Strikes and resistance have Greek government on the brink

The Greek government again faces collapse with a new wave of strikes against the austerity being imposed by the Troika of the EU, IMF and the European Central Bank.

Health workers, school and university teachers, municipal police, and civil servants all took action throughout September in unprecedented numbers.

Teachers were on strike for eight days as students occupied schools in solidarity. ADEDY, the public sector umbrella union, called a number of two day strikes of all public servants, while GSEE, the main private sector union federation, joined them for a four-hour general stoppage on 25 September.

Workers are angry about the plans to cut thousands of public sector jobs, some outright and other via a so called “mobility scheme”. Under obligations to the Troika, Greece must axe 4000 state jobs. Another 25,000 public sector workers will be redeployed in the scheme on three quarter pay and then sacked if they can’t find another job in the public sector.

With unemployment at 28 per cent, this is a frightening prospect. These cuts will also mean the closure of schools, hospitals and many local government services.

The growing opposition has the potential to bring down the government, just as a massive strike wave against austerity in 2011 forced the Papandreou government to fall.

The government had already been weakened by its blotched attempt to shut down ERT (Greece’s public TV and radio broadcaster) and immediately sack 2600 workers. Journalists responded by occupying and organising their own broadcasts.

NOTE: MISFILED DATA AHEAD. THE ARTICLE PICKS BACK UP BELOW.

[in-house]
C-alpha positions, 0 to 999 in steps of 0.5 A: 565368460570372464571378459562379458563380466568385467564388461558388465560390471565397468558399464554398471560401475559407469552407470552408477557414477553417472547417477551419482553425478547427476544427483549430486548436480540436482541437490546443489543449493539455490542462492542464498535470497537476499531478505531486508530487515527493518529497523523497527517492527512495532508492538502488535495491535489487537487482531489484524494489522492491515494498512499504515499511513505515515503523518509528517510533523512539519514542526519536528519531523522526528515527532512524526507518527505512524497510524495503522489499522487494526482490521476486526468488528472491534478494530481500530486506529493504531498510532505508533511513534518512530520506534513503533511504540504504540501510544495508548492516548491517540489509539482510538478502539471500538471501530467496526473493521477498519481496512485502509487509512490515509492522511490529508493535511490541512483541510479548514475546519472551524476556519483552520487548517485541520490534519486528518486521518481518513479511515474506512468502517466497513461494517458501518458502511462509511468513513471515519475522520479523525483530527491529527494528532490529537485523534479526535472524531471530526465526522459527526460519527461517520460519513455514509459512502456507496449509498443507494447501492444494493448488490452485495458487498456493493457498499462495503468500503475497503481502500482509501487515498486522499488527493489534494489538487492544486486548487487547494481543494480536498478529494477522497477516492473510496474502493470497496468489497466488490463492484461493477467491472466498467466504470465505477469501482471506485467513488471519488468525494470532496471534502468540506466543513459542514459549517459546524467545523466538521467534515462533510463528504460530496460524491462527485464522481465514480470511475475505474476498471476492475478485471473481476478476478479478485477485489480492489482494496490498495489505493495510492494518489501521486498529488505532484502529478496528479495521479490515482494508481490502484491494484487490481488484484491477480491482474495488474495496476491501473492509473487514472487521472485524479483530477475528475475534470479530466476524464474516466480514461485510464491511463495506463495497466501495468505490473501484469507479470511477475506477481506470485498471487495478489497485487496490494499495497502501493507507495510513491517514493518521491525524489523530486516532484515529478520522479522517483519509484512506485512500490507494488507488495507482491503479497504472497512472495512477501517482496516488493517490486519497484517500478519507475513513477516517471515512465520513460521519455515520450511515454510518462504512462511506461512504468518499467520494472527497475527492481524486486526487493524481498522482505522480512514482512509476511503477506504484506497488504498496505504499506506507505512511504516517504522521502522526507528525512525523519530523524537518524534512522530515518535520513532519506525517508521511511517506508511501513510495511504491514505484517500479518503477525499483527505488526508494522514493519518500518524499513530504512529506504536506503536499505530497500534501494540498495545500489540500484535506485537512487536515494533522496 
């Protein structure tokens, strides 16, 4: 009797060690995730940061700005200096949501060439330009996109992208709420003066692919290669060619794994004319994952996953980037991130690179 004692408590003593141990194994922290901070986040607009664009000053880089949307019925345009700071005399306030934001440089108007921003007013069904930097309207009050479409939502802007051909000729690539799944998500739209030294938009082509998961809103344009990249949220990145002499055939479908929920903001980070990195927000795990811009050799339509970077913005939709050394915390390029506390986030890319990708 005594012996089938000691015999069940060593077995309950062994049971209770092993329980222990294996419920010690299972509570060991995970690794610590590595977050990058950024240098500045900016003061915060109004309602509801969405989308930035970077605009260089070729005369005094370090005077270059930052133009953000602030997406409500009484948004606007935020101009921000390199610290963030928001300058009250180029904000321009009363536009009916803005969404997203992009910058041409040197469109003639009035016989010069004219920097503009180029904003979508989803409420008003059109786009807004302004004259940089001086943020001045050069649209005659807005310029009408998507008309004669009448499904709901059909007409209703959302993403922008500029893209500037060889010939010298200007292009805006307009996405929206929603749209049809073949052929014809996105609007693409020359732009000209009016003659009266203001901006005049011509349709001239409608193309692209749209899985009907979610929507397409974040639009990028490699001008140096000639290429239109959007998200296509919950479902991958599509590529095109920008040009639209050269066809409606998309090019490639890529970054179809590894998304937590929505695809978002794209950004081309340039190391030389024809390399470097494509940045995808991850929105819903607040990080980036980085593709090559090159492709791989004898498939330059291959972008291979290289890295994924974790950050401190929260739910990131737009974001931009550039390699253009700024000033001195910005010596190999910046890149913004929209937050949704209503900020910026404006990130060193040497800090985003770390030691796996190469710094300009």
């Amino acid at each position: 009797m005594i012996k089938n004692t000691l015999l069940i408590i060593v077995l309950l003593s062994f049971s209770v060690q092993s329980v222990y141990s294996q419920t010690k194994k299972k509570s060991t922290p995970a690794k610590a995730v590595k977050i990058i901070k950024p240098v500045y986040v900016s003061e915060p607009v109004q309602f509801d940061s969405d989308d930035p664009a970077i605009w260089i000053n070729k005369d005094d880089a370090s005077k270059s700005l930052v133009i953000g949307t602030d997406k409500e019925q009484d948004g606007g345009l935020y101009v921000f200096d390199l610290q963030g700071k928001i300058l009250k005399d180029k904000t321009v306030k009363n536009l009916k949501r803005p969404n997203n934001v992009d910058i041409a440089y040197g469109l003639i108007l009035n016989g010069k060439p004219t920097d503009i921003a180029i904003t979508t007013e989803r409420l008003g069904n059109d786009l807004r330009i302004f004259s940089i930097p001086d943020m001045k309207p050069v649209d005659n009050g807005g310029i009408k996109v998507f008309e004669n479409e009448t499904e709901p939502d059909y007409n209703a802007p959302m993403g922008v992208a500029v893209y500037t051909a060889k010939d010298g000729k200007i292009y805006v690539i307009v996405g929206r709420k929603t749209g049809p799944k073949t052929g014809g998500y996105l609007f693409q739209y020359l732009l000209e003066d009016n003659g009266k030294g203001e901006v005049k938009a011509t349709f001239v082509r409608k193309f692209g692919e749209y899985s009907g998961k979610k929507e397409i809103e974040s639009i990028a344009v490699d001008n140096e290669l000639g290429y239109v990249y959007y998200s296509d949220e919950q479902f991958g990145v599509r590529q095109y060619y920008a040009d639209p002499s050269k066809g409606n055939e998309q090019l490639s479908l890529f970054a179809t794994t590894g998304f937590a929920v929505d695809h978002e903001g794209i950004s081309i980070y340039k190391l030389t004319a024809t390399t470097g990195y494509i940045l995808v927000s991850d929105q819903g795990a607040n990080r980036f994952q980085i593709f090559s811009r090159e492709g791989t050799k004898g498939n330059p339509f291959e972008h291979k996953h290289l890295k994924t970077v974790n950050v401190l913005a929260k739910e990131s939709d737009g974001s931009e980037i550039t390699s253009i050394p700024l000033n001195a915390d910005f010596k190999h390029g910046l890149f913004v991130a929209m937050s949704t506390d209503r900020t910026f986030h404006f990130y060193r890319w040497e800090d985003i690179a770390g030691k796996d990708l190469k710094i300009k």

This occupation won massive public support. Democratic Left, a small left social democrat party, had to leave the governing coalition or lose all credibility. That leaves just New Democracy and PASOK (Greece’s equivalent of Liberal and Labor), with a slim majority of three.

The government’s strategy for survival has been to put pressure on SYRIZA, (Coalition of the Radical Left), to rein in the strikes and demonstrations, which it brands undemocratic.

SYRIZA benefited most from the strike movement in 2011 and is now the official opposition.
Since winning over 27 per cent of the vote in 2012, however, it has moved to the right and is now presenting itself as a “responsible” party ready to govern.

But its attempts to keep people off the streets during the anti-fascist demonstrations in September failed.

In spite of savage austerity, Greece’s debt has gone from 120 per cent of GDP in 2010 to 200 per cent today, and it is clear that Greece will need another “rescue” package in exchange for further cuts in 2014.

This is the deepest crisis to inflict a developed Western economy since the Great Depression. The mainstream parties don’t have a solution other than to squeeze more out of Greek workers. The opportunities for the revolutionary left are growing.

By Mark Gillespie


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